Exercise benefits for elderly men
Regular exercise has equal health benefits to quitting smoking in elderly men, research has found.
A study carried out in Norway found that carrying out half an hour of exercise six times a week was linked to a 40% lower risk of death in elderly males.
Even if the degree of activity was only light, mortality risk was lower than that of sedentary participants, and men who exercised lived up to five years longer than those who did not.
The research involving 6,000 men found carrying out less than an hour of light activity a week did not significantly lower the risk, but if the exercise was vigorous it could be reduced by as much as 37%.
The study authors suggested public health strategies and campaigns aimed at the elderly should target physical activity to the same extent as smoking, while doctors should emphasise to their patients the wide range of health problems that could be prevented by exercise.
They found the group that lowered their risk the most - by as much as 49% - carried out the most vigorous intensity activity.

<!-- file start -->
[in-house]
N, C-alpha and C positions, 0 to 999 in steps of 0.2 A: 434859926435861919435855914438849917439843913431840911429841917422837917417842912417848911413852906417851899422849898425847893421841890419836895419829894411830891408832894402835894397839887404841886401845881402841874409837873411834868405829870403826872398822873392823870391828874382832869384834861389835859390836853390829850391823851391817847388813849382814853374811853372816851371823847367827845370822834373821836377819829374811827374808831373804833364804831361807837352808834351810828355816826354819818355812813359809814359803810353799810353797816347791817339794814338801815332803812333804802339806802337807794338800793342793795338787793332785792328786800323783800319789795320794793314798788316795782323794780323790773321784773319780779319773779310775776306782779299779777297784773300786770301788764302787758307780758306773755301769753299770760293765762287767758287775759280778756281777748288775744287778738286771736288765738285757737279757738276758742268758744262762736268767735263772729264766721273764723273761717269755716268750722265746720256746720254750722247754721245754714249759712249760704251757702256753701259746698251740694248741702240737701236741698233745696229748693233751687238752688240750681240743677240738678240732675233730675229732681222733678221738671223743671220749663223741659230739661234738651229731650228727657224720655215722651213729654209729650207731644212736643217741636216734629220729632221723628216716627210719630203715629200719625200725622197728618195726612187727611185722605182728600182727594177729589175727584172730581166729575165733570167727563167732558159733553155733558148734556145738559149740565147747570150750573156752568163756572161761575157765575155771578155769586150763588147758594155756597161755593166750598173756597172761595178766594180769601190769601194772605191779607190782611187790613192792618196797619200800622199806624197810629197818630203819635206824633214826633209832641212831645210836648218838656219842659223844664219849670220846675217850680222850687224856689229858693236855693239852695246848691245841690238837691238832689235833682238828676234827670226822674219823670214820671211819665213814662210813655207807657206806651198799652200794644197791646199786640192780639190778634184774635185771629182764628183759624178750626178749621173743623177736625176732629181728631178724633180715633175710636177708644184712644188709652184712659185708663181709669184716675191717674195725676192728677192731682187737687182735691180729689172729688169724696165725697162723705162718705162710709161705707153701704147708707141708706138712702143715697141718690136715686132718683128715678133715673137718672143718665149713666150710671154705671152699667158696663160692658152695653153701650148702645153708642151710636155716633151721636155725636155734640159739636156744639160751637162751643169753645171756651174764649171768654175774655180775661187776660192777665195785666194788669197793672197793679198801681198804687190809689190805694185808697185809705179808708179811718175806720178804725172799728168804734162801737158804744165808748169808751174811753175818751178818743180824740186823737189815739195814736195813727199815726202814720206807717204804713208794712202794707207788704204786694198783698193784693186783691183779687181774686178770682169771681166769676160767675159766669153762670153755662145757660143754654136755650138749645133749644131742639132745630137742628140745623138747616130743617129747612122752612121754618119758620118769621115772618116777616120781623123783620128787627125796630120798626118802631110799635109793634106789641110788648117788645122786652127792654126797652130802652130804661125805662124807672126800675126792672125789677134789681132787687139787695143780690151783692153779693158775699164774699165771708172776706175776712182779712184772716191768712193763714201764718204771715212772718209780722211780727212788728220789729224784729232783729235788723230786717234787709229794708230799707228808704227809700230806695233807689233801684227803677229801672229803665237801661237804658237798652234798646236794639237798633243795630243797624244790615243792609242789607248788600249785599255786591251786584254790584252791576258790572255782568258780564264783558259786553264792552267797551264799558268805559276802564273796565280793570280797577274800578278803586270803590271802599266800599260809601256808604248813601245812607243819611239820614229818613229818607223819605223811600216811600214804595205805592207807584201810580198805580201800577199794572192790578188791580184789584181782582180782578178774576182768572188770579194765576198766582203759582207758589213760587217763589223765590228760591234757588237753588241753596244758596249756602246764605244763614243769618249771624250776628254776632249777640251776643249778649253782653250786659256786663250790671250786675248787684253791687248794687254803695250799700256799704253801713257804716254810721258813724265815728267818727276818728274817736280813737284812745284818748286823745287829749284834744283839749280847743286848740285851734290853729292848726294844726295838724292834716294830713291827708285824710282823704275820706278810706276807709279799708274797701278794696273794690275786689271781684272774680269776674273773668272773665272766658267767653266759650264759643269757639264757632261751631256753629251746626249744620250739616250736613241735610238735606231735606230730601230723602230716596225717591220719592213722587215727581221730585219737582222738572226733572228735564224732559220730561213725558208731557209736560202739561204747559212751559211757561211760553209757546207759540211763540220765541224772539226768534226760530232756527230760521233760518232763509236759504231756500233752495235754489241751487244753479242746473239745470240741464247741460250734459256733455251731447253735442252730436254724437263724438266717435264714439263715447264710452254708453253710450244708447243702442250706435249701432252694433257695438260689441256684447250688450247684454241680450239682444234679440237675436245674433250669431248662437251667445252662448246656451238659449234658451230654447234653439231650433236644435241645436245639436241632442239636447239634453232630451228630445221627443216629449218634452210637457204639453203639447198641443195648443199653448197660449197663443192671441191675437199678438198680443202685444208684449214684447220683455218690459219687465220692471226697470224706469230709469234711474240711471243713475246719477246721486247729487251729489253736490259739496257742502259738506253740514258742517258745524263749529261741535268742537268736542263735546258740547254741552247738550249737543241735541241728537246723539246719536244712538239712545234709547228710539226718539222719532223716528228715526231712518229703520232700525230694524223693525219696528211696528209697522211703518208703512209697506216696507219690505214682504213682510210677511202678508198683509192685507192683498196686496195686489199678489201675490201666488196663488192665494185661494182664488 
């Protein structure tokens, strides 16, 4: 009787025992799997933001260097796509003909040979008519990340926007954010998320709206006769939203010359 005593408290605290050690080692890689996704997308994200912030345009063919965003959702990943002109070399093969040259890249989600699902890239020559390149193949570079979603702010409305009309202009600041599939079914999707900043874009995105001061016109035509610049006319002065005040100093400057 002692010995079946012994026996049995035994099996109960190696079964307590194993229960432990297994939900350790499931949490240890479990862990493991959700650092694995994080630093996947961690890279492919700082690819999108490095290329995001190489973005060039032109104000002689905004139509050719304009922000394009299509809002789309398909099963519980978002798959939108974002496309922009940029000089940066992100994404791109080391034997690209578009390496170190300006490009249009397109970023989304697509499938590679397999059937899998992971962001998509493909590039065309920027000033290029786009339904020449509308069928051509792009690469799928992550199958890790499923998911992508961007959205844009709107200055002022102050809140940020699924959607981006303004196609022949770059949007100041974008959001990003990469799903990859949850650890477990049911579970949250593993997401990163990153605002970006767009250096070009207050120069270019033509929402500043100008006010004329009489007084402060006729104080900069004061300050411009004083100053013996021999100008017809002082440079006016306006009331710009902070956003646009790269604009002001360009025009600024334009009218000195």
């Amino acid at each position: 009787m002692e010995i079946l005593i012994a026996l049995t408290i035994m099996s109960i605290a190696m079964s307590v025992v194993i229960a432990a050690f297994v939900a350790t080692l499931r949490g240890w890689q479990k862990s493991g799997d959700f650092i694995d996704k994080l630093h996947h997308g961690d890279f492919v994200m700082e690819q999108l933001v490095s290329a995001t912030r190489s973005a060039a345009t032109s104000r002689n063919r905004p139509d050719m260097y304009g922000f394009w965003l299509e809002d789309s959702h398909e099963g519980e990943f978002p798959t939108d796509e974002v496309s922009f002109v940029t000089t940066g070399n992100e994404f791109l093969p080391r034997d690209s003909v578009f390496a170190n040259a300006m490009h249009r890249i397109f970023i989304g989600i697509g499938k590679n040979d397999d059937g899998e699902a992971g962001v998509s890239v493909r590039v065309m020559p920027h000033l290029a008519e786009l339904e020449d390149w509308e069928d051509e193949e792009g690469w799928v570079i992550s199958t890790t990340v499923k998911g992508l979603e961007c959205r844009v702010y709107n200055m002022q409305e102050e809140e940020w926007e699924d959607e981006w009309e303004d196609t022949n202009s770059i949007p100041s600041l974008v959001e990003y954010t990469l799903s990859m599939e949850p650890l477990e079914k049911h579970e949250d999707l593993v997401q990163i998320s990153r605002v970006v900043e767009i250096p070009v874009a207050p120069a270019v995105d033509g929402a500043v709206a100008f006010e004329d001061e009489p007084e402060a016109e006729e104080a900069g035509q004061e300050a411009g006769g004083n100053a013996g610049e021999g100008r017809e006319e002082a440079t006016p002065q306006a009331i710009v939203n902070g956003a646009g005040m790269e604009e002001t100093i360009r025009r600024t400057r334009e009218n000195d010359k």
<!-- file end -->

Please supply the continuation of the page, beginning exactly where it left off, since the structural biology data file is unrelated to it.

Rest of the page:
When looking at the participants' smoking habits, researchers found that men who quit between the two screenings - which were more than 30 years apart - had up to 41% less risk of death than those who smoked at both points.
The research, carried out by the Norwegian School of Sports Sciences in Oslo, is published in the British Medical Journal.
"Even when men were 73 years of age on average at start of follow-up, active persons had five years longer expected lifetime than the sedentary," the study authors said.
"Increased physical activity was as beneficial as smoking cessation in reducing all-cause mortality.
"More time and resources should be allocated in primary care to increase the degree of physical activity among the elderly.
"Equally more time and resources should be used to advice on smoking cessation as well as increased degree of physical activity in the elderly."